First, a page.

Sentences are usually about one thing-- there's some unity there. But of course, the reason we have more than one sentence in most paragraphs (and we do, don't we???) is because we want to elaborate or define or refine beyond the first sentence's boundaries.
Something I often edit for is sentences that aren't unified. I can't exactly explain, alas, but let me give you an example:
Mom might be saying "jump." Trudy didn't have to ask how high, and she was too old to be ordered around.
Two sentences, and it's all related to Mom ordering Trudy around. But notice that the first two elements are riffing off that old saying, "If I say jump, you ask how high?" Those two really belong together. Putting the second element in with the third is going to lose that unity and the echo of that saying. So try it that way (still need a conjunction for the second clause in a sentence):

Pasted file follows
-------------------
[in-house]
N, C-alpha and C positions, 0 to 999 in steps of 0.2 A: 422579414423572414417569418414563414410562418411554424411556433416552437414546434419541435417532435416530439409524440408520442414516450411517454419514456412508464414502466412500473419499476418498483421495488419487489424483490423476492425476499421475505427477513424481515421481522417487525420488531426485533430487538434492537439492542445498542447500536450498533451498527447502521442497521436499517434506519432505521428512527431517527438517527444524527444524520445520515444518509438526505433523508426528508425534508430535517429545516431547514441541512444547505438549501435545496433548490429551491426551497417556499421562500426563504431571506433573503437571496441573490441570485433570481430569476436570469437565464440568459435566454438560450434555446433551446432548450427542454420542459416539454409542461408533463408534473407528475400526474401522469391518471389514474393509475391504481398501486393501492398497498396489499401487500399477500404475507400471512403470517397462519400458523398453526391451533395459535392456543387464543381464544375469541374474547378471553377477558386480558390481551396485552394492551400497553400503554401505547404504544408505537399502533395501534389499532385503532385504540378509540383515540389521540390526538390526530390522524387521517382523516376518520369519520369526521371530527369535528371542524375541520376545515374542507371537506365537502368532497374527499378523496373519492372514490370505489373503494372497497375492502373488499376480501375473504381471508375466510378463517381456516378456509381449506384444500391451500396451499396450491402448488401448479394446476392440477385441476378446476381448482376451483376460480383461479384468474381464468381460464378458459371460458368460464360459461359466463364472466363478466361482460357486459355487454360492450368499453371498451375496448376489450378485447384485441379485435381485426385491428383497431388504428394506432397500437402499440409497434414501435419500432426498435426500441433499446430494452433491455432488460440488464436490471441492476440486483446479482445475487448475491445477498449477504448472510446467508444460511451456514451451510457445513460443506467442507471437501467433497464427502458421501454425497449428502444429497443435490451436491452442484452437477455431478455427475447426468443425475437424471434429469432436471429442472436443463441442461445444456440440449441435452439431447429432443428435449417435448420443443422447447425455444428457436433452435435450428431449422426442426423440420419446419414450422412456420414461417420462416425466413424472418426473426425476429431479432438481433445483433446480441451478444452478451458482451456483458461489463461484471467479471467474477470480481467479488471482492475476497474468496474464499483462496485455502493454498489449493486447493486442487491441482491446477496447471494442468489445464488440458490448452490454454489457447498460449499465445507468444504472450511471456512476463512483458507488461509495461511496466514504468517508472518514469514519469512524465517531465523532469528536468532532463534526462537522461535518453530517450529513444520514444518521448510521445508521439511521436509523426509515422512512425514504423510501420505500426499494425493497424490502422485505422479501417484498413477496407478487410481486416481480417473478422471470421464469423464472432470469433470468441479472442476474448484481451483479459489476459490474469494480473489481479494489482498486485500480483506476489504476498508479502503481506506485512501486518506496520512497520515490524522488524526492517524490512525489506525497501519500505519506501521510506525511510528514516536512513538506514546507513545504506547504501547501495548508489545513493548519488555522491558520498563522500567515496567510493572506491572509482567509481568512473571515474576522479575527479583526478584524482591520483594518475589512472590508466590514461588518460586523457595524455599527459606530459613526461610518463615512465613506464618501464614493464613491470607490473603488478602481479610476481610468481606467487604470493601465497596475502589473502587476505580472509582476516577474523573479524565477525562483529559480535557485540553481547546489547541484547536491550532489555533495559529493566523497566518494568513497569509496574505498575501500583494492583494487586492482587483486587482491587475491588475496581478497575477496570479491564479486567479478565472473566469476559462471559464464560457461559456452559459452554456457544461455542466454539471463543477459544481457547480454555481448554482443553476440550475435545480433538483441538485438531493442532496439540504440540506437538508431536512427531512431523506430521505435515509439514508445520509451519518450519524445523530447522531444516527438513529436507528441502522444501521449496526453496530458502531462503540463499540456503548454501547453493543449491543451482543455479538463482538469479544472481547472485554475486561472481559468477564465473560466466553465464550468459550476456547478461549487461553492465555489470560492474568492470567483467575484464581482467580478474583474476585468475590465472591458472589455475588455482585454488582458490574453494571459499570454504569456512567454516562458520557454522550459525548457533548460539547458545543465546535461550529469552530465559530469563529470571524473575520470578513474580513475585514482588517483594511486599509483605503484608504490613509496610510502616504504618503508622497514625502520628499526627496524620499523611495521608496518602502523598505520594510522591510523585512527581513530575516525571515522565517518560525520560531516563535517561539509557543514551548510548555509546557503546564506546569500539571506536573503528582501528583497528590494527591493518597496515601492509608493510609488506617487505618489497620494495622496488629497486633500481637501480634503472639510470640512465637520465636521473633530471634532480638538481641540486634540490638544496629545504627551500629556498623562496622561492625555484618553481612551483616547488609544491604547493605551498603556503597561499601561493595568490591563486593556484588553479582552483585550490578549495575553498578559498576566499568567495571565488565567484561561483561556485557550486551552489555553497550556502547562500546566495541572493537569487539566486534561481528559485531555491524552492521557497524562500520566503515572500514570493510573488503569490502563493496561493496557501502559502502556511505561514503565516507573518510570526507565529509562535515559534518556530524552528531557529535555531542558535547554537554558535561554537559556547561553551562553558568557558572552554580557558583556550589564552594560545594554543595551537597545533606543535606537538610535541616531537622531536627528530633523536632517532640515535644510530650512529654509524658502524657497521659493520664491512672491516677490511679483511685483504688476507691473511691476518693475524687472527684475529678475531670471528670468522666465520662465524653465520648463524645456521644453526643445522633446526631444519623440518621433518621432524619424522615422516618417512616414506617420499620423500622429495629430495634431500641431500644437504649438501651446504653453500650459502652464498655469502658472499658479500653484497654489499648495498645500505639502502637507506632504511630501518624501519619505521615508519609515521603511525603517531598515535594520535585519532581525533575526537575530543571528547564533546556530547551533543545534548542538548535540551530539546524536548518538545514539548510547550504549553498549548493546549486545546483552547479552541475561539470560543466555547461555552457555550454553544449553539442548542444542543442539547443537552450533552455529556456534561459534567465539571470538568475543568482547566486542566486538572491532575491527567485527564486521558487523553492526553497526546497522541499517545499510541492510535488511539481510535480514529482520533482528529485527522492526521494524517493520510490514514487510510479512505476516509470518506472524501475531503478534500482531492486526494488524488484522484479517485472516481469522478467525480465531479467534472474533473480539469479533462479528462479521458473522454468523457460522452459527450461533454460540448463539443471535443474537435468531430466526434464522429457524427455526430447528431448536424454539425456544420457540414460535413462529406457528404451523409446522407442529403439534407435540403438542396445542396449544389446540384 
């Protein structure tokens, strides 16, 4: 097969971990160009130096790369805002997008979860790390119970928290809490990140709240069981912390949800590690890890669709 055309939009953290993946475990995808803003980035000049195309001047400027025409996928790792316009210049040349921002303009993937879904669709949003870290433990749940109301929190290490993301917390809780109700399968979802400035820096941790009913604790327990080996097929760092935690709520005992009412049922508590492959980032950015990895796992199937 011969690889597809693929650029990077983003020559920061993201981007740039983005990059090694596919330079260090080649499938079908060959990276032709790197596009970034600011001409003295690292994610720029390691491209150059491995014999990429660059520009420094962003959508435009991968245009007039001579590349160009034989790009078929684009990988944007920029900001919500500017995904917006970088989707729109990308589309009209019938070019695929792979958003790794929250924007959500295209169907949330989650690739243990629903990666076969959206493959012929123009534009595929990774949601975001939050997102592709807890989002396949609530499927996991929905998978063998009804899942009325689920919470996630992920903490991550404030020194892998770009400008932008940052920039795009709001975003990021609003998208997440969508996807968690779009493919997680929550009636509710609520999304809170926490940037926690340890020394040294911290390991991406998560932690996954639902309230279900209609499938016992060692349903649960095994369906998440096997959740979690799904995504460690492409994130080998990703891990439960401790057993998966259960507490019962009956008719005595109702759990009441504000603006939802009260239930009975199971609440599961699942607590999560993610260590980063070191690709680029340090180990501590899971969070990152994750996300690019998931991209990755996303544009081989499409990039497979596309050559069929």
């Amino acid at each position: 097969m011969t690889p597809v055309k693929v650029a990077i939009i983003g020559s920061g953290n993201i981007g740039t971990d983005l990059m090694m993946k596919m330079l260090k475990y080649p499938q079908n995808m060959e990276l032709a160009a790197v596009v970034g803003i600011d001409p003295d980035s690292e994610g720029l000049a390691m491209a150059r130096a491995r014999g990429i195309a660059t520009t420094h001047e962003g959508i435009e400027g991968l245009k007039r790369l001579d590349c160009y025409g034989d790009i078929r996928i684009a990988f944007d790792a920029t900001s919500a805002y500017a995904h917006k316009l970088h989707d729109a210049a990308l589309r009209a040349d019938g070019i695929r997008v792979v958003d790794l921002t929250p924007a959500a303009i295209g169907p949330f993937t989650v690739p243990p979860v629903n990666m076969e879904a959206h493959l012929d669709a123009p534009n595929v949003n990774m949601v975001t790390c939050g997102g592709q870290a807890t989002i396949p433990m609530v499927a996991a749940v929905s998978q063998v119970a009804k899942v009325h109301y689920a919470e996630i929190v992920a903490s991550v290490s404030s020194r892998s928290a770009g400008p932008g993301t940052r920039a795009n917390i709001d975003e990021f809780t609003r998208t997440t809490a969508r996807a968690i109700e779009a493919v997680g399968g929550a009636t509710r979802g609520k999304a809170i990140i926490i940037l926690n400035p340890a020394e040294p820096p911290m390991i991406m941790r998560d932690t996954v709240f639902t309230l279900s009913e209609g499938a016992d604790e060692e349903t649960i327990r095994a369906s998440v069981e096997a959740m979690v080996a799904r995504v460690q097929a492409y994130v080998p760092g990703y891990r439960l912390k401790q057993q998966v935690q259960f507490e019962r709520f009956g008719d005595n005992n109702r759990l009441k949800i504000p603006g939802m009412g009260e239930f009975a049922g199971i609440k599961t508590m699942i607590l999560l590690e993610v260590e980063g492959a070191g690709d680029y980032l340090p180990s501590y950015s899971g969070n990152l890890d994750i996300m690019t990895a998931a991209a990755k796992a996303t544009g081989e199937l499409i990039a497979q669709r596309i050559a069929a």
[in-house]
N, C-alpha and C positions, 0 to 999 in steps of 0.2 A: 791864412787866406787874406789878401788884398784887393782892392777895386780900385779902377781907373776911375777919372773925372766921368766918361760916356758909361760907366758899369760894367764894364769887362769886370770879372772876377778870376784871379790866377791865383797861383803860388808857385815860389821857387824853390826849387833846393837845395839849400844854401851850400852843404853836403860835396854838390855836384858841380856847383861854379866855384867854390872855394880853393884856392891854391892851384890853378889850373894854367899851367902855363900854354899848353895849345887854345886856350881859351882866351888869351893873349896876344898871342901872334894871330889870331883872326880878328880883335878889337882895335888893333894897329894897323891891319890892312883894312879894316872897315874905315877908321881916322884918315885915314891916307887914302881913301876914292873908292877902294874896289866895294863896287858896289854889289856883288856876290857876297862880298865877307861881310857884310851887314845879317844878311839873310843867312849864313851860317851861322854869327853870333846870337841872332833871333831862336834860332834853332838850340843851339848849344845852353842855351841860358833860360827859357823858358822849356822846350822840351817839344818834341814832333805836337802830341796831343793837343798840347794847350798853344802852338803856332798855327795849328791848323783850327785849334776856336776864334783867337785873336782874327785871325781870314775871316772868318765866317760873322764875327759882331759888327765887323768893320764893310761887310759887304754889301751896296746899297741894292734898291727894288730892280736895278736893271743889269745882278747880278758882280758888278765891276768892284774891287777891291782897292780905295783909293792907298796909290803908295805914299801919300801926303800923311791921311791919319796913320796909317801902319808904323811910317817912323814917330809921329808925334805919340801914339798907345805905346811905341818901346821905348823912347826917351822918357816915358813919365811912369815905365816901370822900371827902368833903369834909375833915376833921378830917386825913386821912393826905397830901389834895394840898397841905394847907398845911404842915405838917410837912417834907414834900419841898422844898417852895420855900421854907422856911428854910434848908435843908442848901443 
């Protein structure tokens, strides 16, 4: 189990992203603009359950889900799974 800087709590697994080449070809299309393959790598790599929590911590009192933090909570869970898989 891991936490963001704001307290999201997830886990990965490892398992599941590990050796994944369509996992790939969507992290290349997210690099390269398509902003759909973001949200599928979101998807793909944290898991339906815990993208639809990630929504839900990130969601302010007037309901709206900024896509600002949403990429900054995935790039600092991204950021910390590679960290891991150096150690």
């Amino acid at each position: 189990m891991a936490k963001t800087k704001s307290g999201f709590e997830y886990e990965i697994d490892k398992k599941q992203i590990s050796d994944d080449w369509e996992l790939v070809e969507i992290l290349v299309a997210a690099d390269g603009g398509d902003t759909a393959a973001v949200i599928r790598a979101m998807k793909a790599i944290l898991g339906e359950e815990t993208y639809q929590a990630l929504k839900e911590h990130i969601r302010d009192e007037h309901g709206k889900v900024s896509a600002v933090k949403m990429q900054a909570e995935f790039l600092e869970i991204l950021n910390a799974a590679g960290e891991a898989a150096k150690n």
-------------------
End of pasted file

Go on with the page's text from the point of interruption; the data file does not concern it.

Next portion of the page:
Mom might be saying "jump," but Trudy didn't have to ask how high. She was too old to be ordered around.
Now you can see that the first two clauses go together, and the third is in a sentence of its own because it's a conclusion to the combination of the first two.
Actually, if you read that aloud, you'd hear that the first two are meant to be together. Often the rhythm will tell you that something is missing or something needs to be conjoined or separated. Listen. Your inner ear and your mind are connected. :)